by Gwen Wolfgang
I vividly remember 28 noses pressed against the windows of Poplar Street Elementary School, in Central City, PA, as my entire fourth grade class marveled at the appearance of the first snowflakes of the season. I am not sure of the reason for this fascination. Living in the mountains of Somerset County, we had all seen more than our share of one-of-a-kind snowflakes. They usually floated into town in late October or early November. Soon their snowflake buddies would crowd the skies, cover the ground, and we wouldn’t see a blade of grass until May. Winter seemed much longer in the fifties.
Everyone in Central City had a coal furnace that was banked at night. We had no heat upstairs except a few adventurous puffs of warm air that found their way up the narrow stairs and into our bedrooms. Most mornings, I could see my breath. The thought of crawling out from under the covers and putting my feet on those frosty hardwood floors still makes me shiver.
By the time I got downstairs, the furnace fire had been stoked and glorious hot air was spewing from the register in the kitchen. That was my favorite place to stand to get dressed. If I ever lost a button, it went straight into the blazing bowels of the furnace, never to be seen again. By the time I was dressed for school, my scrawny little legs were baked to a bright red.
First came the snow pants. My mother took hours starching and ironing my cotton dresses. I wore at least one crisp crinoline slip under my skirt. All of that voluminous material had to be stuffed into my wool snow pants so that I could pull the straps up and adjust them tightly at the shoulder. With my skinny legs and my pants full of cotton and crinoline, I looked a lot like Tweedle-Dum.
Next came the boots. Mine were brown rubber with obviously imitation fur around the top. They were worn over my school shoes and zipped up the front. By the end of winter, they would chafe a black ring around my lower calf. Nothing could be done to wash away the line so my legs always looked dirty.
After putting on my coat, mittens, and hat, my grandmother would pin a white wool scarf around the lower half of my face. As I began to walk to school, my warm breath would condense and the scarf would freeze to my lips. I had perpetual chapping on the lower half of my face for five months every year. It was a nice match to the scaly chafing around my ankles.
When I arrived at school, I hung my coat on a hook in the cloak closet at the back of the room. If I removed my snow pants, my dress and crinoline were a mass of wrinkles. If I left the woolen wonders in place, my legs would sweat all day until the flannel lining of my pants could be wrung out. Neither choice was a very good one.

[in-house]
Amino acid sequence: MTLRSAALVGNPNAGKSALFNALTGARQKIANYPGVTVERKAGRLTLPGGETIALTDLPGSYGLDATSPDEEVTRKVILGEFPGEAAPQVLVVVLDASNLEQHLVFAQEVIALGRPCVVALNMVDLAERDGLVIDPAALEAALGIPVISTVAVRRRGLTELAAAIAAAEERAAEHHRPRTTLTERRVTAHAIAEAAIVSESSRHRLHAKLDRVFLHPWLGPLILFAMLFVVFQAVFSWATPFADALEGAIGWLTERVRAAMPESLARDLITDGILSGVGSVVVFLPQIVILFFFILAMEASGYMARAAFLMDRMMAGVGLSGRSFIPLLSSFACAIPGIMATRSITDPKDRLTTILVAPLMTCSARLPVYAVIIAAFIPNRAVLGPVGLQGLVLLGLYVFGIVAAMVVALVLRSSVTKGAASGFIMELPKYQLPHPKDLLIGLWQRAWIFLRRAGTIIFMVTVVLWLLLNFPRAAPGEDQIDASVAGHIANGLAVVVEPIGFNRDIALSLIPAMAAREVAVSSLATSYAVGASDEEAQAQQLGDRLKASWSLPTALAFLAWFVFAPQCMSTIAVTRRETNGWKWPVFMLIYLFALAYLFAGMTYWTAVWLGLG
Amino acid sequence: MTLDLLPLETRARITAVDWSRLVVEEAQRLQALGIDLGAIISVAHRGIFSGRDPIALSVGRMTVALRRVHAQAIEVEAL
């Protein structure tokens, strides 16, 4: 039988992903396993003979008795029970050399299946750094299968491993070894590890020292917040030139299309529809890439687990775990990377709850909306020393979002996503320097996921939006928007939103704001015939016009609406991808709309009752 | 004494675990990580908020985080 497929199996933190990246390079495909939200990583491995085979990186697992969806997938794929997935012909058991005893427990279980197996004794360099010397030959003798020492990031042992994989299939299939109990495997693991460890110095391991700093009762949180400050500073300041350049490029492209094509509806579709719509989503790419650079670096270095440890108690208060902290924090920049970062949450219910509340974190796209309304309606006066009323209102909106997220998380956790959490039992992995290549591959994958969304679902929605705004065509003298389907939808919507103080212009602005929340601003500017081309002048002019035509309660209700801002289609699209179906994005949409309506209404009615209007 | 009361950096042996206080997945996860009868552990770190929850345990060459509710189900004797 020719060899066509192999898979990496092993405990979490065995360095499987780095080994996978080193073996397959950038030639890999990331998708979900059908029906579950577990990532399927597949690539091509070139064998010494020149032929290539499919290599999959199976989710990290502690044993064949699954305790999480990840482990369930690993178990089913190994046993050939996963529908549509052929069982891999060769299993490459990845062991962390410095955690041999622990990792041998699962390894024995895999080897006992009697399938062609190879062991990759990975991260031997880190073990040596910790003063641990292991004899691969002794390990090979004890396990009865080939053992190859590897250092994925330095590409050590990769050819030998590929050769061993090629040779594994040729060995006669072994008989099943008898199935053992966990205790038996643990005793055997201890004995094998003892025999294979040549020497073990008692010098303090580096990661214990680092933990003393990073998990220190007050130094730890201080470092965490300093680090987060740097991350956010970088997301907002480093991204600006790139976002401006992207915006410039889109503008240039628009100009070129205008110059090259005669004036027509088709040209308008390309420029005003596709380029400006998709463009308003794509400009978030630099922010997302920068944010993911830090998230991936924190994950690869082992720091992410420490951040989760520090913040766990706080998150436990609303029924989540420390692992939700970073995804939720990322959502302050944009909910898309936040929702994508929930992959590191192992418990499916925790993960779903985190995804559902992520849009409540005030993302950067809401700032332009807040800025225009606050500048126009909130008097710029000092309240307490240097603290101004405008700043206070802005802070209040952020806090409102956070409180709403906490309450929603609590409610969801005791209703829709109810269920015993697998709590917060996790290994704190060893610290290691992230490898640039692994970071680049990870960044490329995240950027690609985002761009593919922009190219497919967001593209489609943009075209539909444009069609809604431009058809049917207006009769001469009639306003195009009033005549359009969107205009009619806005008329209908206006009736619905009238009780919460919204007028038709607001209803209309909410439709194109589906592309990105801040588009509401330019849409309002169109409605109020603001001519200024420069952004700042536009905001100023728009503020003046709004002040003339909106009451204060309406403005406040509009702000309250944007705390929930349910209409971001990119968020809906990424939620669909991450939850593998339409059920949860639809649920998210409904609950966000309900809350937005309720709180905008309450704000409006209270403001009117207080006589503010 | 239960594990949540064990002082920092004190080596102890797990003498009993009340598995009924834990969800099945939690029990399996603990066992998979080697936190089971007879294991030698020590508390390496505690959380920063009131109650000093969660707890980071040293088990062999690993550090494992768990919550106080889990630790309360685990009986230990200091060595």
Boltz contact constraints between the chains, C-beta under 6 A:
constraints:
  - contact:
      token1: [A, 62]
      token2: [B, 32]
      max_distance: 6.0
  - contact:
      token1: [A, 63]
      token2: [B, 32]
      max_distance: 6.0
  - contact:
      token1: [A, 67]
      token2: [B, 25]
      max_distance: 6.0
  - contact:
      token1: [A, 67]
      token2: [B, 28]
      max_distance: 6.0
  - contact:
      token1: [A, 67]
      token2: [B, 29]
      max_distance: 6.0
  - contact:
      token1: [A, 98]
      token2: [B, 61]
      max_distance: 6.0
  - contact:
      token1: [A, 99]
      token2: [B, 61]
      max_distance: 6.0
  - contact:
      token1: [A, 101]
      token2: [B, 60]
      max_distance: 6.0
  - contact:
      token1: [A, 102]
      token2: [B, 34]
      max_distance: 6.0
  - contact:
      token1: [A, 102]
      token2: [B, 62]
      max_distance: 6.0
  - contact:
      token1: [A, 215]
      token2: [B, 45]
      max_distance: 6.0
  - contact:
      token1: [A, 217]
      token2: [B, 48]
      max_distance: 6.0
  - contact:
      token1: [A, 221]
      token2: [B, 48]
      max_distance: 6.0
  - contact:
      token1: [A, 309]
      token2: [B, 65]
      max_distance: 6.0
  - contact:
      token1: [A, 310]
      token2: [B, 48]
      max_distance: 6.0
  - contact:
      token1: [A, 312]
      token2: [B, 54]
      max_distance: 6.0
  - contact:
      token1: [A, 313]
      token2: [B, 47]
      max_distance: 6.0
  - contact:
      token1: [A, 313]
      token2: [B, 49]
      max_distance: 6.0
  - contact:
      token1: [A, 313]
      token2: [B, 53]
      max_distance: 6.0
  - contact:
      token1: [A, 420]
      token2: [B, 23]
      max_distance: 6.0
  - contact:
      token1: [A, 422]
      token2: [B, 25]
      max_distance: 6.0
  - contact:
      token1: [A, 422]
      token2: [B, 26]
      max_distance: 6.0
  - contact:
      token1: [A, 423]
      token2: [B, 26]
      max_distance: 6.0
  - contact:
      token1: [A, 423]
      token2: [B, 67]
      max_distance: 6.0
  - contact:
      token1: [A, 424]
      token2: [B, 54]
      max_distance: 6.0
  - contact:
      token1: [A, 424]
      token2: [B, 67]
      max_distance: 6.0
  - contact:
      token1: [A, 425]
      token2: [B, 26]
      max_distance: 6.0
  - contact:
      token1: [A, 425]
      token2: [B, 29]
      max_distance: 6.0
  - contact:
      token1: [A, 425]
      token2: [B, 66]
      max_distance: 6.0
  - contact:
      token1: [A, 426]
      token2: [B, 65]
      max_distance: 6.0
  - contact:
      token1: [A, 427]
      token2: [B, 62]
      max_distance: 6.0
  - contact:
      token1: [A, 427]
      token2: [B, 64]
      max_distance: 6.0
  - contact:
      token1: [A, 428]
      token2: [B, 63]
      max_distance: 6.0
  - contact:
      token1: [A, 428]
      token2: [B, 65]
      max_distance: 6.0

Every girl wore same rubber and faux fur boots. Every boy wore “artics”, black rubber boots with buckles all the way up the front. How did Mrs. Bantley ever figure out which boots went on which feet? They don’t teach you things like that at State Teacher’s College!
Every day, we put on our coats, boots, hats, and mittens and went outside for recess. Don’t tell Grandma, but I never put my damp scarf around my face. We played in the snow piles until our mittens were soaked and covered with tiny ice balls. In my memory, I can still smell the essence of wet wool. Sometimes we played on the swings and our hands would freeze to the ice coated chains. The wind created by swinging made my chapped face sting and my sweaty snow pants even more uncomfortable. It never occurred to me to complain.
My trip home was about a mile, all uphill. (I will confess that the morning walk was all downhill.) Plows had cleared the roads and ashes were used to provide traction on the ice. With so many coal furnaces in town, ashes were an endless natural resource. Chains slapped on the ashy pavement as cars passed me on my homeward trek.
When I got home, my friend Donna and I got our sleds and headed out to play. We made snow men and snow angels and enjoyed every minute of the winter.
A wall of icicles formed on the lower side of our back porch. They extended from the roof to the ground, ten feet below. Often we would break off a chunk of and suck on it like a water flavored Popsicle. The treat would leave a residue in your mouth of little tiny asbestos beads from the shingles. You could either swallow them or take off your mittens and pick them out of your teeth. They were crunchy and had a metallic taste. No one told us they were dangerous.
Now I get in my car in a warm garage and turn on my electric seat heater. It is reminiscent of the hot register. I park near my destination and run for the door. In fact, now that I am retired, I don’t even go out if I don’t absolutely have to. I have much more natural insulation than I did then. You would think it would keep me warmer. But as I shiver today, I will just close my eyes and let my memories keep me warm.